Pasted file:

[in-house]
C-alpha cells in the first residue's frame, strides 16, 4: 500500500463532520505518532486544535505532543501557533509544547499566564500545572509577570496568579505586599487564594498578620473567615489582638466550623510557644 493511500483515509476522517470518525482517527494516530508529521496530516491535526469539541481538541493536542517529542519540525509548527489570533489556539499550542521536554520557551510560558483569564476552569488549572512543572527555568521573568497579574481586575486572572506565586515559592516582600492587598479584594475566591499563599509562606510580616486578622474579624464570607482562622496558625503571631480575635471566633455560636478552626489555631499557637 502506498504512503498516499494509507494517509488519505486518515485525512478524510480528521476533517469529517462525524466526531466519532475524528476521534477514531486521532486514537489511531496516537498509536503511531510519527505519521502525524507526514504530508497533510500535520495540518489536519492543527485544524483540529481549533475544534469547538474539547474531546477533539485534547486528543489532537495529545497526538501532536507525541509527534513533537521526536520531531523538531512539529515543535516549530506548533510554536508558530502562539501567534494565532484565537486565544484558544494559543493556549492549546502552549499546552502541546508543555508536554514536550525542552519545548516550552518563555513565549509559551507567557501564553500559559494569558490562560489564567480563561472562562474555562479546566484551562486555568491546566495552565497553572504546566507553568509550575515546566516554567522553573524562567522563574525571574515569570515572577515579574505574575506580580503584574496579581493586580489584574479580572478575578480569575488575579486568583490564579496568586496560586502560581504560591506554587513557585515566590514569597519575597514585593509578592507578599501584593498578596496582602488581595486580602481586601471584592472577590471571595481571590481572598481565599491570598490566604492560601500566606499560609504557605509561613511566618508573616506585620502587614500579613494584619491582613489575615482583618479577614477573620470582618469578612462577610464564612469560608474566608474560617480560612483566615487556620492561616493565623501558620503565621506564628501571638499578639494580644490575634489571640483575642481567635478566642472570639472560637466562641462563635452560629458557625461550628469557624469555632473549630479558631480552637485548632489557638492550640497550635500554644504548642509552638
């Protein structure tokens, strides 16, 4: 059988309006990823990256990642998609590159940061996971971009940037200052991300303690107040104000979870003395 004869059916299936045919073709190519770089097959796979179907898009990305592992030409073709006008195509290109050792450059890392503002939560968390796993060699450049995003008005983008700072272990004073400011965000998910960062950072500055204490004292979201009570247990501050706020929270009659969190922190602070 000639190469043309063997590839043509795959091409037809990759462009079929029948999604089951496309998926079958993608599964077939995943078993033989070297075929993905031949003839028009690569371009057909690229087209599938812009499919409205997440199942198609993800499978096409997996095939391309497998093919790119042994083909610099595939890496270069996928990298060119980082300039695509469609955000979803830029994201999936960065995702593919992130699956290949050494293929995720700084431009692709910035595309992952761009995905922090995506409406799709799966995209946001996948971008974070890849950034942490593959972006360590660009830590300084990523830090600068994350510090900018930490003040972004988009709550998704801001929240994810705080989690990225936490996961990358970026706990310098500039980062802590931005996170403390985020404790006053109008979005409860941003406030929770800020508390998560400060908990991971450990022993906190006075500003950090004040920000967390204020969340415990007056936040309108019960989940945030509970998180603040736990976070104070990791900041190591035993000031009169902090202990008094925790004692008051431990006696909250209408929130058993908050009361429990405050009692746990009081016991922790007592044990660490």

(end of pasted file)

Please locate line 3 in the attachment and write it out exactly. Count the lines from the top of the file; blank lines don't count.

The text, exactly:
């Protein structure tokens, strides 16, 4: 059988309006990823990256990642998609590159940061996971971009940037200052991300303690107040104000979870003395 004869059916299936045919073709190519770089097959796979179907898009990305592992030409073709006008195509290109050792450059890392503002939560968390796993060699450049995003008005983008700072272990004073400011965000998910960062950072500055204490004292979201009570247990501050706020929270009659969190922190602070 000639190469043309063997590839043509795959091409037809990759462009079929029948999604089951496309998926079958993608599964077939995943078993033989070297075929993905031949003839028009690569371009057909690229087209599938812009499919409205997440199942198609993800499978096409997996095939391309497998093919790119042994083909610099595939890496270069996928990298060119980082300039695509469609955000979803830029994201999936960065995702593919992130699956290949050494293929995720700084431009692709910035595309992952761009995905922090995506409406799709799966995209946001996948971008974070890849950034942490593959972006360590660009830590300084990523830090600068994350510090900018930490003040972004988009709550998704801001929240994810705080989690990225936490996961990358970026706990310098500039980062802590931005996170403390985020404790006053109008979005409860941003406030929770800020508390998560400060908990991971450990022993906190006075500003950090004040920000967390204020969340415990007056936040309108019960989940945030509970998180603040736990976070104070990791900041190591035993000031009169902090202990008094925790004692008051431990006696909250209408929130058993908050009361429990405050009692746990009081016991922790007592044990660490």